Coaches have a tendency to focus more on football character, which consists of work ethic and professionalism in football-related endeavors. Prospects must show that they are willing to do the work necessary to become a valuable team member and contributor. This may include showing up on time for weight training or film study sessions. Or it could relate to how well a player receives coaching. Regardless, coaches want players who will buy in and those who have not demonstrated the ability to cooperate can be taken off the board.

Character means something different for everybody, but it is one of the critical factors that can determine whether a team pulls the trigger on a prospect.

Draft-day trades are not spontaneous

While the flurry of draft-day activity appears to be spontaneous in nature, most of the trades that occur on the draft's first day have been arranged prior to the event.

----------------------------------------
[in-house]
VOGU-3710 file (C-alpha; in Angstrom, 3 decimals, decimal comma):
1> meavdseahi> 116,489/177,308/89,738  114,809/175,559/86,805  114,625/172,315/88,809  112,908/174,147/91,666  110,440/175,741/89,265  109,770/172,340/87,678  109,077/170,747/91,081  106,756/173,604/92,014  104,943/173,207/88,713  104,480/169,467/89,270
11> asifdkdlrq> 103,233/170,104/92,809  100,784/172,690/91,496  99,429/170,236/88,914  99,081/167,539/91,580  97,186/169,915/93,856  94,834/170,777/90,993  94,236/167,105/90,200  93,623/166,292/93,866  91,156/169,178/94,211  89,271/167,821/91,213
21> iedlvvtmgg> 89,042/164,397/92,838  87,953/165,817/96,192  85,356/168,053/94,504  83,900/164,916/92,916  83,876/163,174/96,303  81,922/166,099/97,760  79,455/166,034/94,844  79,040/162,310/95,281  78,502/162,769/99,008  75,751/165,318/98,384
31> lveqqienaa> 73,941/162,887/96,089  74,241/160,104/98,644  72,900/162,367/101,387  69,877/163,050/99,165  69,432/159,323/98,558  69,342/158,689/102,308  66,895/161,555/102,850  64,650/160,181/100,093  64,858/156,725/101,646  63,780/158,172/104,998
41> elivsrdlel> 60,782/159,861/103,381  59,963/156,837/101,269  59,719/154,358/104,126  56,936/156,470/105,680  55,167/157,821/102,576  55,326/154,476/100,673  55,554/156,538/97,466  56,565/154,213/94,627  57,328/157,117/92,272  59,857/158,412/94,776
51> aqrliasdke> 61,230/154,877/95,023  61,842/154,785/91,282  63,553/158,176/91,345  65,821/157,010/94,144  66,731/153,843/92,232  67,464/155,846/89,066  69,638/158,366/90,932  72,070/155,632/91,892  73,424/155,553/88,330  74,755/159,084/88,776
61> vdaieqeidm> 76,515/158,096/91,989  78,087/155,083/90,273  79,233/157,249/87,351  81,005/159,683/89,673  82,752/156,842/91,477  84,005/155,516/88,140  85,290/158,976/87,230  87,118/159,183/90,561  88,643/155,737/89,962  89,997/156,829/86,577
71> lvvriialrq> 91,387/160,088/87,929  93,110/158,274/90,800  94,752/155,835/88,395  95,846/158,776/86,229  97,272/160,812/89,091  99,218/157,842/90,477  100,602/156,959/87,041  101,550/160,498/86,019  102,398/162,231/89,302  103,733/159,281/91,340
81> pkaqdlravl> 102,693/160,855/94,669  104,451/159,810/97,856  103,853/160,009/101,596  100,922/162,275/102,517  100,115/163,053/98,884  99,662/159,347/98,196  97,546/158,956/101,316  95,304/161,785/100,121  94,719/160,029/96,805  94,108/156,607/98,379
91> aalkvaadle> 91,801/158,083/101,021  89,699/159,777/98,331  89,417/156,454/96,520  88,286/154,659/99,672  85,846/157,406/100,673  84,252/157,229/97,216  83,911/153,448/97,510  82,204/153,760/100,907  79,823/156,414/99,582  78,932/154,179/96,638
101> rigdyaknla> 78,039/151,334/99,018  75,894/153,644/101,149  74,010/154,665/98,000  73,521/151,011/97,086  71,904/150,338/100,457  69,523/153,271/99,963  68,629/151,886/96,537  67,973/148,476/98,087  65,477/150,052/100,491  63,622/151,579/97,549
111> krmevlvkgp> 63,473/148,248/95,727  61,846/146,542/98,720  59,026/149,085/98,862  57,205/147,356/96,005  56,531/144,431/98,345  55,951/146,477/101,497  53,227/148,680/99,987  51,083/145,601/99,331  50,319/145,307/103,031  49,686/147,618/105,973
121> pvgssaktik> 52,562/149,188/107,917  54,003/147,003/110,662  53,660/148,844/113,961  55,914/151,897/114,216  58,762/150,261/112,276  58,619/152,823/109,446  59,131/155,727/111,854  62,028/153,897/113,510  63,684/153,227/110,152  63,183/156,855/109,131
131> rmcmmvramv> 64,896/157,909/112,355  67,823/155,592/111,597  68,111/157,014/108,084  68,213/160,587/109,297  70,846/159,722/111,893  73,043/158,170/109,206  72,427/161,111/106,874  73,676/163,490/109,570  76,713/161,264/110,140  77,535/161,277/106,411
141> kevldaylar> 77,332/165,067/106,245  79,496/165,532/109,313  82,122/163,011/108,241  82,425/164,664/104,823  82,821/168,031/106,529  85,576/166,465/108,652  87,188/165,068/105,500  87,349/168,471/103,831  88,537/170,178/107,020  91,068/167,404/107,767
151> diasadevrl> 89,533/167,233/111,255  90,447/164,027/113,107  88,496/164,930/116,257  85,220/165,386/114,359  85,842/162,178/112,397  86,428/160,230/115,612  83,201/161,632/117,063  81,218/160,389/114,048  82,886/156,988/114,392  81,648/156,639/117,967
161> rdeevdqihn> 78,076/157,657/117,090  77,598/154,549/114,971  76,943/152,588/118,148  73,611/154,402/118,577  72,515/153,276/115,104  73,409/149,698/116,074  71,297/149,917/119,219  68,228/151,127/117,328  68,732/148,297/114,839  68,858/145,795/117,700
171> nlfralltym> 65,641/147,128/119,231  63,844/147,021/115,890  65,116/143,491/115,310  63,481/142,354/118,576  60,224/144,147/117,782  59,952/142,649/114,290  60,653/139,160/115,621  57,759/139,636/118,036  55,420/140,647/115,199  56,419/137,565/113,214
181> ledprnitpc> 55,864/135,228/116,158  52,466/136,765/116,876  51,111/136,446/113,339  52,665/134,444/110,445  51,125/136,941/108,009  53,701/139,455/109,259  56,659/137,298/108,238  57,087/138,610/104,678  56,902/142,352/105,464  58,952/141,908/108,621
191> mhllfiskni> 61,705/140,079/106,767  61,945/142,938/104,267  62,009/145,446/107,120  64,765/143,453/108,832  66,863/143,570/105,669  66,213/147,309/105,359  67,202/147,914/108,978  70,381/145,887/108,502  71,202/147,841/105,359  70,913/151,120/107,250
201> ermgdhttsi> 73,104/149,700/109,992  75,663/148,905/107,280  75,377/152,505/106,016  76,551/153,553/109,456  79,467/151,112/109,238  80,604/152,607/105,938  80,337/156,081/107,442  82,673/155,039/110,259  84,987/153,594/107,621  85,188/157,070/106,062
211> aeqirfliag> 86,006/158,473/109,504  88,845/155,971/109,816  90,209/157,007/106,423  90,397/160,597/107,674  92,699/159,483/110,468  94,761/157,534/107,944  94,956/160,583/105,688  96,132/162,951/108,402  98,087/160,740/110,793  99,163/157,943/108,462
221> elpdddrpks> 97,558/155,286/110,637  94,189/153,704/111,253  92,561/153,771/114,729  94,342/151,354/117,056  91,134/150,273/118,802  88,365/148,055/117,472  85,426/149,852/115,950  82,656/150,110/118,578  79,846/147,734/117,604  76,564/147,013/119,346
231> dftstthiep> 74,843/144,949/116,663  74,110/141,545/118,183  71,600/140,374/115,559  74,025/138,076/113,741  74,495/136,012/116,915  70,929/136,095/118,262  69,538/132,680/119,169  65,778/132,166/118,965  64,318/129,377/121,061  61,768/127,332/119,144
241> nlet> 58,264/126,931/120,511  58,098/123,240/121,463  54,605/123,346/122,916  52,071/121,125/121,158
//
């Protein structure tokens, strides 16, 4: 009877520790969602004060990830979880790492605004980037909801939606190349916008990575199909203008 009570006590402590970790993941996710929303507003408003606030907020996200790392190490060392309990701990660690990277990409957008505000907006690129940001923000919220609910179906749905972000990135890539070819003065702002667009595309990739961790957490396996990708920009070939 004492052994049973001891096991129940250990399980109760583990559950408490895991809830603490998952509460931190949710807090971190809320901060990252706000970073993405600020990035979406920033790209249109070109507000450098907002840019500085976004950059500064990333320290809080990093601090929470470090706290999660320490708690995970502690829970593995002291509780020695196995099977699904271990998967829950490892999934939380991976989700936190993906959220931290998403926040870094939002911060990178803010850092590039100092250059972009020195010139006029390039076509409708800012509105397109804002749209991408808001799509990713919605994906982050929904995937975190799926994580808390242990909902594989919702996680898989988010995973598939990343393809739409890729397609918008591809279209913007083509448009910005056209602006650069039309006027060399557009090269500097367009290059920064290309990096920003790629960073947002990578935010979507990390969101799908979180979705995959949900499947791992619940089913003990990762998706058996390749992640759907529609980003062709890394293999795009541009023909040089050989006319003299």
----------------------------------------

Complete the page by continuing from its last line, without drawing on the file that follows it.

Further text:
Teams spend the days leading up to the draft identifying possible trade partners, and exchanging various proposals with the intent of securing a deal. The teams will agree to the basic parameters of an agreement prior to the beginning of the draft, but the agreement often hinges on the initiating team's coveted prospect still being on the board at the time of the pick.

If the draft breaks according to plan, the teams exchange a phone call prior to the pick, and consummate the deal while one team is on the clock. So even though the trade and the resulting pick looks like it happened quickly, the reality is that the deal probably had been in the works long before the commissioner announced the transaction.

Not everyone gets a vote

While most outsiders assume that the war room is buzzing with scouts exchanging various opinions on draft day, it would surprise many that some teams don't include their scouts in conversations once the draft has begun.

Some organizations only allow their decision makers (owner, head coach, general manager and college scouting director) into the war room during the draft, and request that their scouts sit in another room during the event. Organization leaders are fearful of scouts sharing too much information with their cohorts, and believe restricting their access to the draft board and to private conversations will prevent an inadvertent slip of the tongue.